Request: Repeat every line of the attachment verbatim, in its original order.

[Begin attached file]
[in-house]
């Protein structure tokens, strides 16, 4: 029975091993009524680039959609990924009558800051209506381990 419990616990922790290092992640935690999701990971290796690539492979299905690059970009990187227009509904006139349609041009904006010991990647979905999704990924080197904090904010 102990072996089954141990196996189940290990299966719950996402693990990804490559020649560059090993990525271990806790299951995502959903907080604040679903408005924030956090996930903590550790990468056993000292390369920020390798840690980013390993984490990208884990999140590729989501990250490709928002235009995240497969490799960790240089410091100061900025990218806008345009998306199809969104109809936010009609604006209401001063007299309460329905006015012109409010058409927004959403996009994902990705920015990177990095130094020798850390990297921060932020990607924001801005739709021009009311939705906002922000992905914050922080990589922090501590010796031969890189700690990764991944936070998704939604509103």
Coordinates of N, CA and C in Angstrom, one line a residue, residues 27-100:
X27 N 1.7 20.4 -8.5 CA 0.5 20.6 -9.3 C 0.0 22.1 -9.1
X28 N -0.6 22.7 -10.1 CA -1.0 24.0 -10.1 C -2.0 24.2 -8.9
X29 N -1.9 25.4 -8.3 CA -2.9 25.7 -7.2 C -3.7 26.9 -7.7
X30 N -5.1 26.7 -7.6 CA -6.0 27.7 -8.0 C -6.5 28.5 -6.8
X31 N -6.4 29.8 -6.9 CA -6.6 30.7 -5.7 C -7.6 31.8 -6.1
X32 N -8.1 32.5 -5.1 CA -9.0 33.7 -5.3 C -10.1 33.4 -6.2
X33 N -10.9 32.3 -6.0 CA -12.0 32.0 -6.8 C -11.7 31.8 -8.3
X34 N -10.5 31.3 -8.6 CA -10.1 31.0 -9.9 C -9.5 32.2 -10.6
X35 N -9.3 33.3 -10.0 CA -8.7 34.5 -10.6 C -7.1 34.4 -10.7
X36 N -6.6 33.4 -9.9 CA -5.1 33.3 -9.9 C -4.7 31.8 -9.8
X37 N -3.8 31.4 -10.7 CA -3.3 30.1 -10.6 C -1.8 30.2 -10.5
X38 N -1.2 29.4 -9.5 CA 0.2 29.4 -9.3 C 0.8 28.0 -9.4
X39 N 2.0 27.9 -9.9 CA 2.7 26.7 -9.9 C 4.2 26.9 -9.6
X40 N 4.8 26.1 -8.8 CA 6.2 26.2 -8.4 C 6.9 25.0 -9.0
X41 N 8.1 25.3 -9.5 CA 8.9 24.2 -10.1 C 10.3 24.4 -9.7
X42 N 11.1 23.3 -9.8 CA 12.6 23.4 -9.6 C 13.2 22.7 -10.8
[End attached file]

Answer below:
[in-house]
């Protein structure tokens, strides 16, 4: 029975091993009524680039959609990924009558800051209506381990 419990616990922790290092992640935690999701990971290796690539492979299905690059970009990187227009509904006139349609041009904006010991990647979905999704990924080197904090904010 102990072996089954141990196996189940290990299966719950996402693990990804490559020649560059090993990525271990806790299951995502959903907080604040679903408005924030956090996930903590550790990468056993000292390369920020390798840690980013390993984490990208884990999140590729989501990250490709928002235009995240497969490799960790240089410091100061900025990218806008345009998306199809969104109809936010009609604006209401001063007299309460329905006015012109409010058409927004959403996009994902990705920015990177990095130094020798850390990297921060932020990607924001801005739709021009009311939705906002922000992905914050922080990589922090501590010796031969890189700690990764991944936070998704939604509103």
Coordinates of N, CA and C in Angstrom, one line a residue, residues 27-100:
X27 N 1.7 20.4 -8.5 CA 0.5 20.6 -9.3 C 0.0 22.1 -9.1
X28 N -0.6 22.7 -10.1 CA -1.0 24.0 -10.1 C -2.0 24.2 -8.9
X29 N -1.9 25.4 -8.3 CA -2.9 25.7 -7.2 C -3.7 26.9 -7.7
X30 N -5.1 26.7 -7.6 CA -6.0 27.7 -8.0 C -6.5 28.5 -6.8
X31 N -6.4 29.8 -6.9 CA -6.6 30.7 -5.7 C -7.6 31.8 -6.1
X32 N -8.1 32.5 -5.1 CA -9.0 33.7 -5.3 C -10.1 33.4 -6.2
X33 N -10.9 32.3 -6.0 CA -12.0 32.0 -6.8 C -11.7 31.8 -8.3
X34 N -10.5 31.3 -8.6 CA -10.1 31.0 -9.9 C -9.5 32.2 -10.6
X35 N -9.3 33.3 -10.0 CA -8.7 34.5 -10.6 C -7.1 34.4 -10.7
X36 N -6.6 33.4 -9.9 CA -5.1 33.3 -9.9 C -4.7 31.8 -9.8
X37 N -3.8 31.4 -10.7 CA -3.3 30.1 -10.6 C -1.8 30.2 -10.5
X38 N -1.2 29.4 -9.5 CA 0.2 29.4 -9.3 C 0.8 28.0 -9.4
X39 N 2.0 27.9 -9.9 CA 2.7 26.7 -9.9 C 4.2 26.9 -9.6
X40 N 4.8 26.1 -8.8 CA 6.2 26.2 -8.4 C 6.9 25.0 -9.0
X41 N 8.1 25.3 -9.5 CA 8.9 24.2 -10.1 C 10.3 24.4 -9.7
X42 N 11.1 23.3 -9.8 CA 12.6 23.4 -9.6 C 13.2 22.7 -10.8